We seek to empower creative self expression through making. The art of making strengthens our connection to our physical world, our communities and even to ourselves. We want to bring more of that into the world. Scroll to read our full story!
Who we are
Beatrice Forms is Alison Hughes and Nathan Barefield, both makers first and engineers maybe third or fourth. In 2014, after ten years of the Silicon Valley hustle, we quit our tech jobs at Apple and moved to small farm in Colorado in search of a calmer life in nature. Instead, we found ourselves jumping headlong into rehabilitating nine acres of farmland, raising dairy goats, and completely transforming our barn into our dream workshop.
Last year, we founded a product design studio called Little Barn Industries where we helped startups build their technologies and fabricate their products. We built our consulting business upon everything we had learned over the years, from engineering consumer electronics and software to tailoring custom overalls and building steel bicycle frames.
It didn’t take long before we couldn’t stop thinking about our own idea to help garment makers take on one of their biggest challenges: making clothes that fit. As passionate craftspeople with a heartfelt understanding of what a good tool can do, we believe we are the best people for this job. At this stage in our lives, we can’t think of any pursuit more gratifying or humbling.
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All people are beautiful. We celebrate body diversity.
Personal expression connects us and gives our lives meaning.
Making builds empathy, for ourselves and others. And it’s fun, duh!
It all started way back in college in the early 90’s...
I was DJ’ing, going out dancing with my friends, and vintage was all the rage. But all the cute tops and dresses in the thrift shops were huge on me and hung awkwardly on my narrow, forward shoulders. Being the crafty maker type, I borrowed my best friend’s sewing machine, altered away, and created a personalized wardrobe that fit. For the first time in my life, I truly felt like myself in my clothes. I was hooked.
Fast forward to 2013. My body is “maturing”. Things are sitting a little lower and I’ve got new curves. Fit is affecting the way I feel about my body more than ever. Thanks to many years as a software engineer slumped over a computer, my upper body had transformed into a crumpled mess, making ready-to-wear clothes even more uncomfortable. Necklines choked me and sleeves pinned my arms like a straight jacket. Fast fashion and poor quality had already completely turned me off from clothes shopping. The fit stuff wasn’t making it any more fun.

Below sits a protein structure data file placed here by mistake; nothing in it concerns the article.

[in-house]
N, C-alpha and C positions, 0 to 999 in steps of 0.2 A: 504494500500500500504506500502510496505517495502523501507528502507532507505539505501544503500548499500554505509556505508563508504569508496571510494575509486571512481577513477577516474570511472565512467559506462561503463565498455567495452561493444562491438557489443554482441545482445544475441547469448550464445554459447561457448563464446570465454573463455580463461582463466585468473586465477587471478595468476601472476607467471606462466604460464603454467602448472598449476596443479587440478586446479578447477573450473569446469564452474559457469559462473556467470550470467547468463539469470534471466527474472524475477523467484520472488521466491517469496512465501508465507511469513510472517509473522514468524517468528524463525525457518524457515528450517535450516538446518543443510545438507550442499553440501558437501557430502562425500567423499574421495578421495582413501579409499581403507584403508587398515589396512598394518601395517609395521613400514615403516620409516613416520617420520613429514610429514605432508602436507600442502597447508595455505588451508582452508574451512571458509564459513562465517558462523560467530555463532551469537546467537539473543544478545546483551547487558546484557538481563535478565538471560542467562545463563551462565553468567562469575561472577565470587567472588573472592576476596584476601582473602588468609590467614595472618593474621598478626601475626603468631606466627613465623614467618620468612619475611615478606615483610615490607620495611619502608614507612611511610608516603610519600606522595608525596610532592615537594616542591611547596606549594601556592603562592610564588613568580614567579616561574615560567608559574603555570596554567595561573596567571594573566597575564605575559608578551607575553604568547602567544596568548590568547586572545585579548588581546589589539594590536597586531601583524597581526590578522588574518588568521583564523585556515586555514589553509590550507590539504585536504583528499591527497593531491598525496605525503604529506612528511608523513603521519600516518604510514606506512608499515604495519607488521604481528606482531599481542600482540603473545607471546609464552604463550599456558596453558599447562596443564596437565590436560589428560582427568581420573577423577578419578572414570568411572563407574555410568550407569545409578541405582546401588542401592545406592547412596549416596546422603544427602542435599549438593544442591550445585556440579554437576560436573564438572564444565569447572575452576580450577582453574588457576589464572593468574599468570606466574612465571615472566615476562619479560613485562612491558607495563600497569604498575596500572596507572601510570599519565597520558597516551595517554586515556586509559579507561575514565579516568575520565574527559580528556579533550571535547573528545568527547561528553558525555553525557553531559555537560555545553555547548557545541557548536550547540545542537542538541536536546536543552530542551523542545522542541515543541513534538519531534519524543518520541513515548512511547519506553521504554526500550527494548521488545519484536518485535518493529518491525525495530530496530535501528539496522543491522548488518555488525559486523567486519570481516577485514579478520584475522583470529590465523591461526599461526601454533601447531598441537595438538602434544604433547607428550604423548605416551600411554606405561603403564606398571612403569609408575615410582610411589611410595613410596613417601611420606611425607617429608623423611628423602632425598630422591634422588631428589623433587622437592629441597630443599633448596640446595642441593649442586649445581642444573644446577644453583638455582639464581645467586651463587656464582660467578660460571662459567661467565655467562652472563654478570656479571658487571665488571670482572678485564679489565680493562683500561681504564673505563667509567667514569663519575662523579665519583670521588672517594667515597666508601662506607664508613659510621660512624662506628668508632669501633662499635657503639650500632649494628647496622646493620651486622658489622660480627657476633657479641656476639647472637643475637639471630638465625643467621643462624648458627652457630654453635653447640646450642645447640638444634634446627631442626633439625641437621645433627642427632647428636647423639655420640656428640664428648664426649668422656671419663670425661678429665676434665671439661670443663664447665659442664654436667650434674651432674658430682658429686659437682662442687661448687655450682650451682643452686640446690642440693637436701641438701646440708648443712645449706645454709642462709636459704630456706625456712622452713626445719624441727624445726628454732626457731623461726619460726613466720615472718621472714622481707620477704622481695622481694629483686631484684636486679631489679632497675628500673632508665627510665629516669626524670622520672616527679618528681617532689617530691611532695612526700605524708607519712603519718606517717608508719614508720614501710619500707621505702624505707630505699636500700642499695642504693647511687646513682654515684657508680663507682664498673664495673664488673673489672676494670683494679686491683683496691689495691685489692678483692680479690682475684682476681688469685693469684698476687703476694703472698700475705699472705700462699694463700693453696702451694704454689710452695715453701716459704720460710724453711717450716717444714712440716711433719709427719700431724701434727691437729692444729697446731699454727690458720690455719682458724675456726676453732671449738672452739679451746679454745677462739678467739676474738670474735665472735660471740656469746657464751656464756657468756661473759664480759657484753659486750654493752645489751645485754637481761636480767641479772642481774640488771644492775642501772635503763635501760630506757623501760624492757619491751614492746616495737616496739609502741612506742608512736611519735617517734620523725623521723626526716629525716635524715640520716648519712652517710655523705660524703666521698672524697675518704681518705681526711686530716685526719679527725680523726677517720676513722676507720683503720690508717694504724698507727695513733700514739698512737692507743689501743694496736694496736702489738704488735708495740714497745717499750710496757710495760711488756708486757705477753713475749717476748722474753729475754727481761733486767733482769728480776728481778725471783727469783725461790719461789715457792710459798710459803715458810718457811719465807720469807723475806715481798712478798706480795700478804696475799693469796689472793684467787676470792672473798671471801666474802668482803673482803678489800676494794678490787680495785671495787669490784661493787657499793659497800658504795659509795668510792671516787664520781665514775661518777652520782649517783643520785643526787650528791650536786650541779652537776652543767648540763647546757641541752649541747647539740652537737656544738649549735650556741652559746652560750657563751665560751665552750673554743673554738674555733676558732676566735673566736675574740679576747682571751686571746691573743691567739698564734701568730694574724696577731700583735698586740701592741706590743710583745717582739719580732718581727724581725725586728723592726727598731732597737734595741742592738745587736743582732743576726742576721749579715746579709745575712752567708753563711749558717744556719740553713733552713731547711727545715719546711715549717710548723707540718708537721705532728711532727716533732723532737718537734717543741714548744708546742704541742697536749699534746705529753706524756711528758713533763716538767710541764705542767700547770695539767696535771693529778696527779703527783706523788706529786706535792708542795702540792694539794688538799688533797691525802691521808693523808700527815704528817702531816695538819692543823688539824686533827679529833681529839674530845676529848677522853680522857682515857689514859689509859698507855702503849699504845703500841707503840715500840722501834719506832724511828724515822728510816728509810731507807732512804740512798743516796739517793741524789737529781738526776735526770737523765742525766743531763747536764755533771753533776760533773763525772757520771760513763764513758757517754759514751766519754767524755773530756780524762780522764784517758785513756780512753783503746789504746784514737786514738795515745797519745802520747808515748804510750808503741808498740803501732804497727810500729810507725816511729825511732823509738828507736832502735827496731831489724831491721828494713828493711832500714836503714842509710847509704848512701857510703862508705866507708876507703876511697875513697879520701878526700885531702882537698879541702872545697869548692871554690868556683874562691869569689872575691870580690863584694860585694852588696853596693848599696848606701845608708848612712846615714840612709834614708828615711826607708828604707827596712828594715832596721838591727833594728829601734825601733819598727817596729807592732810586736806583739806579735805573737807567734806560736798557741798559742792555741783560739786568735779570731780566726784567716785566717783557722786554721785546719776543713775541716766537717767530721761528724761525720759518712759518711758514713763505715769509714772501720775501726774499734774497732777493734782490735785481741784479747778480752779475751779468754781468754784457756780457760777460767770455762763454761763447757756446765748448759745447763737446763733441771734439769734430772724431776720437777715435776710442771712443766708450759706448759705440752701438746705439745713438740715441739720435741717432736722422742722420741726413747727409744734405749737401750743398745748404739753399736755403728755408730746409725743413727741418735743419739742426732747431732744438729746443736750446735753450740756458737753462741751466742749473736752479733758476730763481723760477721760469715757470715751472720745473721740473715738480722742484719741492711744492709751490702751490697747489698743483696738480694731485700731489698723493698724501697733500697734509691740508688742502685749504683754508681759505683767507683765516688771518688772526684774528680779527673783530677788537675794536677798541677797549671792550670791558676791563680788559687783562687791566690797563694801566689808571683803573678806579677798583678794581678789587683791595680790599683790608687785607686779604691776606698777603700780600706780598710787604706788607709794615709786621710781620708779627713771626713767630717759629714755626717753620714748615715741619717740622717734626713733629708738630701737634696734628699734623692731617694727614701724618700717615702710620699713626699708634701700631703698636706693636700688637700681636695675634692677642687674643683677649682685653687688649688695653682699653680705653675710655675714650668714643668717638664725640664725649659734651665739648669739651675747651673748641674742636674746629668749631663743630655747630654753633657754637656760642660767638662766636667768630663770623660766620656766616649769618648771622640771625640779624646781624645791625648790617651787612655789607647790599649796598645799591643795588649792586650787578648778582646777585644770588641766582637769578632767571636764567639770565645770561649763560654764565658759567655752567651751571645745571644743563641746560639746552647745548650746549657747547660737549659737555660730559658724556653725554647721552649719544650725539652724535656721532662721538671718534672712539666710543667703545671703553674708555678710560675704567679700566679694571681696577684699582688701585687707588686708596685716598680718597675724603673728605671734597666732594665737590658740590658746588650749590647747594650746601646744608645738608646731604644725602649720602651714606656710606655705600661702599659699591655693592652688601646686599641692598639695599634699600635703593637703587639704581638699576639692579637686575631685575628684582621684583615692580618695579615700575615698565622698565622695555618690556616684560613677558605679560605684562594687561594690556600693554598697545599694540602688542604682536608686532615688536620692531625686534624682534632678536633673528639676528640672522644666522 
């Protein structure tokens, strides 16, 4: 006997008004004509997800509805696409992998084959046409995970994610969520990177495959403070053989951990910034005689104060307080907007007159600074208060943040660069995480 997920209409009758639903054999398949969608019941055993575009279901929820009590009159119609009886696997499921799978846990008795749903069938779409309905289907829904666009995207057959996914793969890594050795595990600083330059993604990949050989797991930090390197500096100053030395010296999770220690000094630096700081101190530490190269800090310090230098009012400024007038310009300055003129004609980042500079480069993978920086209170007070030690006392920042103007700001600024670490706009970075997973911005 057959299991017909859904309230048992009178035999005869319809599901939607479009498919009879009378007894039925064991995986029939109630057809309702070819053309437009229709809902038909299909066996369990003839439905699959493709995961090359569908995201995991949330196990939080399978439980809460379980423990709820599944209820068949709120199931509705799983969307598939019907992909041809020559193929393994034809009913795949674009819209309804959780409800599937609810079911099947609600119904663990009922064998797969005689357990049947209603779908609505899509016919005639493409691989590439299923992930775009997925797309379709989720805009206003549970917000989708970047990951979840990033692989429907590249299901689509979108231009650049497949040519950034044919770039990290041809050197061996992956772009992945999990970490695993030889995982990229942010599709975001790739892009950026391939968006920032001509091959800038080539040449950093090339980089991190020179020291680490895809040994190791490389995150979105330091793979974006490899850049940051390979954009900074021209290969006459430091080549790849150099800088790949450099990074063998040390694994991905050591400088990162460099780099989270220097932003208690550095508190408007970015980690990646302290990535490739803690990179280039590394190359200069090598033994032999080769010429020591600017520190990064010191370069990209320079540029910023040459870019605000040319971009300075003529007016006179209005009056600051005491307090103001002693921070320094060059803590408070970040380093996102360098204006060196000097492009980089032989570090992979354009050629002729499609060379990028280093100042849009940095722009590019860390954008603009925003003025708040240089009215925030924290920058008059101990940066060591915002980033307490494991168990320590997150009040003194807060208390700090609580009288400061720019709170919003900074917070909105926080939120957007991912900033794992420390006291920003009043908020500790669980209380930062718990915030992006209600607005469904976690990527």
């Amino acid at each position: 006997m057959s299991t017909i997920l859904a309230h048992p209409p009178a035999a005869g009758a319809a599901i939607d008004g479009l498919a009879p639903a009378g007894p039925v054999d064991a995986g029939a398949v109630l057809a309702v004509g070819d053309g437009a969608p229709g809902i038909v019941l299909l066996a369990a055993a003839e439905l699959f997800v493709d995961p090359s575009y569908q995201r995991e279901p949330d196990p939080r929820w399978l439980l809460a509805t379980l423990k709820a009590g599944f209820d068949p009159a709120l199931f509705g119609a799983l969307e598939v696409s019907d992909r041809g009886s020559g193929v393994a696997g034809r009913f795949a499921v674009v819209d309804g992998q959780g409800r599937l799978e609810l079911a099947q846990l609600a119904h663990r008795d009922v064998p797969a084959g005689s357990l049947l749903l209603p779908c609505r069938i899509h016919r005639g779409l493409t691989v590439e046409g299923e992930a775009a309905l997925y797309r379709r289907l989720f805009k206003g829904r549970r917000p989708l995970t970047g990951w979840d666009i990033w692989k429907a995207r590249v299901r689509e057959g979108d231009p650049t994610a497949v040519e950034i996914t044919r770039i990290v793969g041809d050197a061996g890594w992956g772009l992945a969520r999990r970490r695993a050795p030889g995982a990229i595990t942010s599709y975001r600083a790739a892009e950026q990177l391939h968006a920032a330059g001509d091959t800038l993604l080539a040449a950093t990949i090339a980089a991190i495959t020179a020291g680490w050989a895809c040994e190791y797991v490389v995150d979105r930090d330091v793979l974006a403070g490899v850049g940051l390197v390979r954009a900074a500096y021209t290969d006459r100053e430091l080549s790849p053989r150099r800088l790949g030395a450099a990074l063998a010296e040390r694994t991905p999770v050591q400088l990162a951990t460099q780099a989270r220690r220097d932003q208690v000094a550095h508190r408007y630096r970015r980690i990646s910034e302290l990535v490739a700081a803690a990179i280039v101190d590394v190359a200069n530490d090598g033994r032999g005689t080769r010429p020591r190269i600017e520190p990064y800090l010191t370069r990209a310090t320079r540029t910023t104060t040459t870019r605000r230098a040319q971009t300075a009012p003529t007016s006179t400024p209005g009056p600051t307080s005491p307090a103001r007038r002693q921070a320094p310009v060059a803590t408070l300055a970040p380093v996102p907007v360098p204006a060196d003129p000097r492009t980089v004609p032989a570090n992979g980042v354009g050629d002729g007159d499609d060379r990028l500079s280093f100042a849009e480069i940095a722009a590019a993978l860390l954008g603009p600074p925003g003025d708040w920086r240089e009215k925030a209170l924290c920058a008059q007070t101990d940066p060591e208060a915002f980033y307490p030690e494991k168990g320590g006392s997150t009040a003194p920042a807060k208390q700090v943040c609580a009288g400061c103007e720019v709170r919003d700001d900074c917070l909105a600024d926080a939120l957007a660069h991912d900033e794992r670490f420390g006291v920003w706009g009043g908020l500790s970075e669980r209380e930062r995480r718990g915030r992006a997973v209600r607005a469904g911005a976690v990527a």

Help! Sewing machine to the rescue!
I set out to solve my fit problems by sewing my own wardrobe. Unlike my college years, I now had the power of the internet to help. Online, I discovered this inspiring new movement of independent pattern designers and global community of sewists just like me! Yes, I could do this with their support!
The modern style of these new patterns excited me but the options for customizing fit were extremely cumbersome and intimidating. Like most, I avoided fit for a while with potato sack silhouettes and stretchy knits, but eventually felt stifled in terms of style. When I finally did take on fit, my sewing hobby transformed from a fun, intuitive challenge that I could solve with my hands into a demoralizing, abstract math puzzle. Hello muslin spirals and hacked taped pattern chaos! (Thank goodness for pdf patterns, right?) I thought maybe what I needed to my conquer fitting woes was a dress form because you always see the pros using them. After a bunch of research, I realized these commercial designers were using standard forms to fit an “average” person - that was NOT going to solve my problem because the reason things don’t fit me is that my body is not average. Nobody is an average. I realized I needed a "body double".
My paper tape form, circa 2013.
Again, the existing solutions were disappointing: cast your body (um, nope - gross), custom form from measurements (too expensive, inaccurate), padded standard form (also inaccurate) or paper/duct tape forms. I went with the cheapest option - paper tape - and while it was a total eye opener for me in terms of fit and body acceptance, it was a royal pain to make. It lacked many critical features like being pinnable. What I really wanted was a beautiful tool that would inspire me to create beautiful things, not a lumpy, hard-as-a-rock paper mache project.
My nerd-side kicked in. In my former job at Apple, I made technology work for creatives - why couldn’t I make technology work for every day sewists like me to tackle fit? I consulted my husband Nathan who happens to be a mechanical engineer and fabrication expert. As a maker himself, the project excited him. We cobbled together the tech on weekends and in a month, we were able to cut a "mini me" out of Home Depot sourced pink insulation foam from a 3D model captured with my iPhone. Indeed, it could be done.
In 2015, we moved from SF to a small farm just outside Boulder, CO to realize our dreams of a handcrafted life with goats and chickens and space to make things. Still, the custom dress form project kept calling to us. We finally made the leap of faith early last year. Our families think we are nuts. We realized we needed to quit our tech jobs so that we could spend all our time building things that empowers makers like you, our true passion. Beatrice was born!
We can’t wait to see what you create with this tool!!
Alison and Nathan
Umm, probably shouldn't take fashion advice from these people.